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Love loses its essence when trapped in narrow confines

By Rana Askoul


In the early hours of February 17, I stepped out into my small garden. It was a beautiful morning and I was drawn to the chirping birds on the fig tree feeding on ripe fruits. The sky was blue and the breeze carried a mix of the mild chill of the departing winter and the warmth of an early spring.

My father had slipped into a coma four days earlier, and on that otherwise beautiful morning he was lying in the intensive care unit hooked up to a breathing tube. Surely he can’t die on such a beautiful day, I remember thinking to myself. Unfortunately, he passed away a few hours later.

I started grieving long before my father took his last breath. A few months before his death, he was diagnosed with a liver disease and we knew he had a little time left.

When I learnt that he was in his last stage, my heart sank. I felt sad, apprehensive and helpless. My sorrow emanated not just from the realisation that I would miss him terribly once he was gone, but also from my close encounter with the finality of human life.


My apprehension was firmly rooted not just in my desire to not see him suffer, but also in not knowing what lies ahead for him, as well as for me. My helplessness was triggered by our inherent longing to save those who love, care and protect us, and in my inability to fulfil this desire.

But there was another feeling inside me – anger. I could not understand why I was angry. I was not angry at his impending death, the brutality of his disease or the sad fact that soon after his retirement he was diagnosed with a terminal illness. I wanted to know why I was experiencing this particular emotion. I thought of taking a look at everything from the very beginning.

My parents married for love, something unusual in our culture and at a time when arranged marriages were the norm. As refugees, my parents aspired to bring us up in an environment better than the one they grew up in.

They held birthday parties for us that they themselves never had, gave us a private education that was out of their reach and a secure life away from war, conflict and terrorism.

With financial commitments, the burden of raising three children, the demands of the conjugal life and their own personal demons to battle with, my parents had their share of highs and lows.

Of utmost significance to me was my relationship with my father within the cultural and generational construct of the times. His love for me manifested in various things – he carried me on his shoulders when I was a young girl, always had my picture in his wallet and had a silver heart-shaped key chain with the names of his three children engraved on it.

Yet, conversations proclaiming love clearly and freely were rare, so were vulnerable embraces. This was largely due to the culture he inherited, where explicitly expressing such deep emotions and feelings wasn’t easy.


However, as a child I didn’t have this understanding. Even as an adult, I spent too much time thinking what was missing. I grew up imagining that picture-perfect father-daughter relationship and its possible manifestations.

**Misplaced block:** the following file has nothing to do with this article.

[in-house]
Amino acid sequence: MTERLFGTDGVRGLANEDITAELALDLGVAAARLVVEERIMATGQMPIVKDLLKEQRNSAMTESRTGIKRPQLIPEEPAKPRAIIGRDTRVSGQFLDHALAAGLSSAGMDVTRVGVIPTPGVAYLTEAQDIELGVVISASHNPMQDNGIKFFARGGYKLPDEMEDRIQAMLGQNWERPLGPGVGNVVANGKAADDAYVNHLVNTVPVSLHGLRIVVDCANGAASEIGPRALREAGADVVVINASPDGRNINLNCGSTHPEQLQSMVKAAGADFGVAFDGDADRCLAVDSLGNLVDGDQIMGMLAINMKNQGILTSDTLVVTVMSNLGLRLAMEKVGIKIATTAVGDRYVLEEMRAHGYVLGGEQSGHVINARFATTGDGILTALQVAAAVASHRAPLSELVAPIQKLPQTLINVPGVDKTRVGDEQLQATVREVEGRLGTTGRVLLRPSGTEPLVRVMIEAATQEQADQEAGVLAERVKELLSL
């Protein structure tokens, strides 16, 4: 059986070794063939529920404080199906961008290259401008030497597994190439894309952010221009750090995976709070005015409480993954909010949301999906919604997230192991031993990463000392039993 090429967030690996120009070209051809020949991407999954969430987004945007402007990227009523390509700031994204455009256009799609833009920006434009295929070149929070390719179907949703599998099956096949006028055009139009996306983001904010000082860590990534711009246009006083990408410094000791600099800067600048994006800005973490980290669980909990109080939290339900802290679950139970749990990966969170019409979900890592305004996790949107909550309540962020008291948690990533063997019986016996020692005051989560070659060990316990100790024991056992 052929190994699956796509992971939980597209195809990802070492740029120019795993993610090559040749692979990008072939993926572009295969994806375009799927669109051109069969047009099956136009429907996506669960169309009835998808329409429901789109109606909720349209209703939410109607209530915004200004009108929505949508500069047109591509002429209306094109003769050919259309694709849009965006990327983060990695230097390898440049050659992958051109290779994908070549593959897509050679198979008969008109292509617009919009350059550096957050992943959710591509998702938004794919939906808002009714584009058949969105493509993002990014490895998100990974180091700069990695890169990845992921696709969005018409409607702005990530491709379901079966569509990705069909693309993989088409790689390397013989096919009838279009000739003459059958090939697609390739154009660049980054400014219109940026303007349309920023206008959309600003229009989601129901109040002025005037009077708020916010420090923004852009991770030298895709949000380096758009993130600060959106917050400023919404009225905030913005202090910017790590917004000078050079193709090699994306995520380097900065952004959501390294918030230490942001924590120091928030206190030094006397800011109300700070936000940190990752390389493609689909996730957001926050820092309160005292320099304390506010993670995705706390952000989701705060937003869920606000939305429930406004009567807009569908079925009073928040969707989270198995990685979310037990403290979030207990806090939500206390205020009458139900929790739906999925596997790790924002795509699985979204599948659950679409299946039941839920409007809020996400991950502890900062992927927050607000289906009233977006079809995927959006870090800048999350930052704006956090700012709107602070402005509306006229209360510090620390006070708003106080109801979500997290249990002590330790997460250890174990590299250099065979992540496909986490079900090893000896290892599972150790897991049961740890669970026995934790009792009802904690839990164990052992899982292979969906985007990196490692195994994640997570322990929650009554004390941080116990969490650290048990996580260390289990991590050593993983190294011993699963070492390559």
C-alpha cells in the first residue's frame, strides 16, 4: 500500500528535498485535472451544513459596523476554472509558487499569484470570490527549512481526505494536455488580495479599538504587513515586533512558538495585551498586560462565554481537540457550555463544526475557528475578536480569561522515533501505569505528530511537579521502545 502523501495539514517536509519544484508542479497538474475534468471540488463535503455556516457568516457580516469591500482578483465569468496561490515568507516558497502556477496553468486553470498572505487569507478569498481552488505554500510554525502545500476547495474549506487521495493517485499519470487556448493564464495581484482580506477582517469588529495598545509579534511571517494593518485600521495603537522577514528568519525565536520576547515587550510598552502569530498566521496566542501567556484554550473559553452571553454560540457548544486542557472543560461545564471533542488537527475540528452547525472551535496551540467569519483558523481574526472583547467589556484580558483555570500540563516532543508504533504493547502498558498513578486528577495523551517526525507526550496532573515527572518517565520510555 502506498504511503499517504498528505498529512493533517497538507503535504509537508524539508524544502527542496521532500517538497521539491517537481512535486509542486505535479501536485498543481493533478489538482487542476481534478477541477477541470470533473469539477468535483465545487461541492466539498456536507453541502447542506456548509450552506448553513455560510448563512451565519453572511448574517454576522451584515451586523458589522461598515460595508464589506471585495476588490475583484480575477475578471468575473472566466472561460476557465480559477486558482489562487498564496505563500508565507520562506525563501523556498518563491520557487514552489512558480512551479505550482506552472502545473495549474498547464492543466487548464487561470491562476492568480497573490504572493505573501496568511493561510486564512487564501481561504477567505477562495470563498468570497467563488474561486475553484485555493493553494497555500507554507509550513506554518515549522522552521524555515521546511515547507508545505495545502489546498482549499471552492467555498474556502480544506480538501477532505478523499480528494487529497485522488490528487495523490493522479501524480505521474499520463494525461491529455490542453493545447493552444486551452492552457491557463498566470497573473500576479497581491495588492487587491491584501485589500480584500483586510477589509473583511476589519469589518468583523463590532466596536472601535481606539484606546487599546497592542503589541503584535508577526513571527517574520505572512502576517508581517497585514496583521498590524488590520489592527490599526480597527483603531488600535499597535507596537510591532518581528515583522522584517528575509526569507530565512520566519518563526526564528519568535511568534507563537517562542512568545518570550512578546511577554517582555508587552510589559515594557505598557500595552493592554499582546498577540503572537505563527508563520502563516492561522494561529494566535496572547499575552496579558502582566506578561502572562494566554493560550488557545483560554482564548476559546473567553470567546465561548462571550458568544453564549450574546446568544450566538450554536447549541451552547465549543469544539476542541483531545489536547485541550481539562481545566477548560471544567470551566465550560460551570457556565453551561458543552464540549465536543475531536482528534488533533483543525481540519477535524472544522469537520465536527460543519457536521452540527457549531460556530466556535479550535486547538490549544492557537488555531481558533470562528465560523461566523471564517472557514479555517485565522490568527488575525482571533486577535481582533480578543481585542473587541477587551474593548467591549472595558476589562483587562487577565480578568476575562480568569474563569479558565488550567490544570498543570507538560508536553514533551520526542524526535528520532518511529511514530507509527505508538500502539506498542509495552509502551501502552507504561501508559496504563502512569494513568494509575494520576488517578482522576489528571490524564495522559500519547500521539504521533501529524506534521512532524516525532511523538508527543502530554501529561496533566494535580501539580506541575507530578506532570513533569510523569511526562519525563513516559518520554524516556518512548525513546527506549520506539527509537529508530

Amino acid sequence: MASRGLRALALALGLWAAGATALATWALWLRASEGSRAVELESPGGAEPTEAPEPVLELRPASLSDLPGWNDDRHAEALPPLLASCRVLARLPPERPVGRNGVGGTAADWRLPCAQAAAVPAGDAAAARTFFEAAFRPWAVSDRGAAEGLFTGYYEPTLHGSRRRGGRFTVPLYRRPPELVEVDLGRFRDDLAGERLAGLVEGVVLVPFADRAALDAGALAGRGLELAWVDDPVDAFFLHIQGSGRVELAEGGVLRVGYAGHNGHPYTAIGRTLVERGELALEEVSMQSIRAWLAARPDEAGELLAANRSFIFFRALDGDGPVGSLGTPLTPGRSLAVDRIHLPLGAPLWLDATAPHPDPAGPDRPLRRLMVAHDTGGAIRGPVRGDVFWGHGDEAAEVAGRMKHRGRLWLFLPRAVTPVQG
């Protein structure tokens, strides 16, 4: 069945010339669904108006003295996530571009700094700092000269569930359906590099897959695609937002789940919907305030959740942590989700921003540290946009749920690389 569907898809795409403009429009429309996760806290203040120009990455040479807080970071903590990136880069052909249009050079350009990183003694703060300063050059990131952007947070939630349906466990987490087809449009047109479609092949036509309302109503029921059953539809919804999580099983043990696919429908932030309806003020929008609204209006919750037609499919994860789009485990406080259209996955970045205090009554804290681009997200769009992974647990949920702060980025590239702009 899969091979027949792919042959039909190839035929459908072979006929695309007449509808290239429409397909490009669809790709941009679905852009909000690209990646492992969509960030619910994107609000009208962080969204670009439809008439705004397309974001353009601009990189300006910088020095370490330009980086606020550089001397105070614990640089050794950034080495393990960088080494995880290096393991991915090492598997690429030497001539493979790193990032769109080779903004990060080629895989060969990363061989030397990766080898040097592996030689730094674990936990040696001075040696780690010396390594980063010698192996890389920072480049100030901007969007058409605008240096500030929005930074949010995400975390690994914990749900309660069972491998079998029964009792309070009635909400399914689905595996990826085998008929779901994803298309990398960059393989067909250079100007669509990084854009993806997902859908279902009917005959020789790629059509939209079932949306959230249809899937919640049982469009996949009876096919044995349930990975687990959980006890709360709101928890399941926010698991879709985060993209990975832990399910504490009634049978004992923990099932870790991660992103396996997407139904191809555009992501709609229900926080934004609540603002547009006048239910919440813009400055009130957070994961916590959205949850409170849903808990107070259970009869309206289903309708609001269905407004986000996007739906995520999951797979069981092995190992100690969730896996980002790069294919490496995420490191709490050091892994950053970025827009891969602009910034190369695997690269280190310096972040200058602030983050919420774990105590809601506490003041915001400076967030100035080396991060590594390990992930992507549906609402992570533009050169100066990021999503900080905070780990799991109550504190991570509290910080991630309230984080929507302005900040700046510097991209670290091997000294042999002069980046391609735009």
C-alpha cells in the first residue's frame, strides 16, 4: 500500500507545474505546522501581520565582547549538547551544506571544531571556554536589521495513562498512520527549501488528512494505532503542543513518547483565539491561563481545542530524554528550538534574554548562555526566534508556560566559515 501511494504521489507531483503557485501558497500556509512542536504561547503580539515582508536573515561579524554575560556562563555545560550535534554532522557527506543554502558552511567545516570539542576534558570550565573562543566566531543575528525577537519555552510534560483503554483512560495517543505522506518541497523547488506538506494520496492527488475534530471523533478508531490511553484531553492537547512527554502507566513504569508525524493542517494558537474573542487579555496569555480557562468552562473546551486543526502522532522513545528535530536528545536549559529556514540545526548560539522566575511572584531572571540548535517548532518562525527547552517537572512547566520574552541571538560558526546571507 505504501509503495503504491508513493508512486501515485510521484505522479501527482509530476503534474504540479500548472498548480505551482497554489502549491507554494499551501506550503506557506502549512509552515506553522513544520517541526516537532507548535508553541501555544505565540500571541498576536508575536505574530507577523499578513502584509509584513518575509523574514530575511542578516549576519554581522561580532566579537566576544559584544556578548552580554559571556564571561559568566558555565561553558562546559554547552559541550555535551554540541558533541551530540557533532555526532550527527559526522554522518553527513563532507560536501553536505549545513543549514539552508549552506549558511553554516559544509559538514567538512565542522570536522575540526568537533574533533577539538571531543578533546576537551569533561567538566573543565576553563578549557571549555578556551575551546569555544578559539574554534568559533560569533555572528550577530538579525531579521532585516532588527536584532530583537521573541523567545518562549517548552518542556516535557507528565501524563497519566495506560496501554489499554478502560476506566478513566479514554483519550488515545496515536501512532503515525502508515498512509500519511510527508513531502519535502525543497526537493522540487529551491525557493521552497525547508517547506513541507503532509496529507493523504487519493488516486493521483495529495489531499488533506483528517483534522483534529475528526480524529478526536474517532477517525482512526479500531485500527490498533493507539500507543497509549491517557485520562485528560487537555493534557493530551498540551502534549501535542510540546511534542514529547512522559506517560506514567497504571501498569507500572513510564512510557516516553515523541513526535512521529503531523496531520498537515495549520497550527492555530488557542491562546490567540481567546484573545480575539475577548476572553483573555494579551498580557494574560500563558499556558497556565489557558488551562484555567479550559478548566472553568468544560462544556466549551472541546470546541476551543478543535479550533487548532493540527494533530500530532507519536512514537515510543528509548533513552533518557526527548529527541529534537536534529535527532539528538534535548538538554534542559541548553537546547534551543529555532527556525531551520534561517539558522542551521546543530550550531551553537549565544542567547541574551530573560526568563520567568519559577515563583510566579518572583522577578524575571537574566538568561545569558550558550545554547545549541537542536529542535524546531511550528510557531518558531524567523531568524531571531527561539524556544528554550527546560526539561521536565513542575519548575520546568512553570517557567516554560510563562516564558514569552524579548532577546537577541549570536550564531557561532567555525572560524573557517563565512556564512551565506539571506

I also, paradoxically, replicated the same behavior of shying away from proclamations of love and affection and long deep embraces.

This is why I was angry. It was this internal conflict that gave rise to anger – anger at myself being what I am. I was also angry that time had passed without tending to my wound. I was angry that time had passed without me helping him tend to his own very same wound. I am after all a lot of what my father was: passionate, warm-hearted and with a tremendous capacity to offer and receive love.

Two months before my father passed away, anger subsided and will took over. I decided to tend to my wound and his. Instead of talking about what went missing for so long, I decided to thank him for all that he had given me. I thought it would be along the lines of birthday parties and heart-shaped key chains. I found out once I put pen to paper that the list was long, and that it was full of love, the kind of love that challenges the depths of oceans.

As I helped him rest his frail body onto his favourite chair, I read him my list and he sighed. It was a sigh that one releases upon the initial comforting touch on a wound. It was at that point that I realised that I didn’t need anything in return. I didn’t need any manifestations of that picture-perfect relationship. I didn’t need him to do anything, say anything or give me anything for I had everything I needed and longed for.


Love is energy. If it is trapped within the boundaries of our wounds and their wants and needs, its exchange loses value. The giver loses energy and the receiver feeds on that temporary yet never filling exchange. When wounds heal, love is preserved in totality. It takes a life of its own existing in a self-sufficient cycle, able to give to and receive from all those observing it.

Eternity is the creation of this kind of energy and this form of love.

After my father’s passing, there is one last thing I need to thank him for: thank you daddy for eternal love.


Rana Askoul is a writer in Dubai focusing on women and Middle East issues
On Twitter: @Ranaaskoul
Article first published in The National

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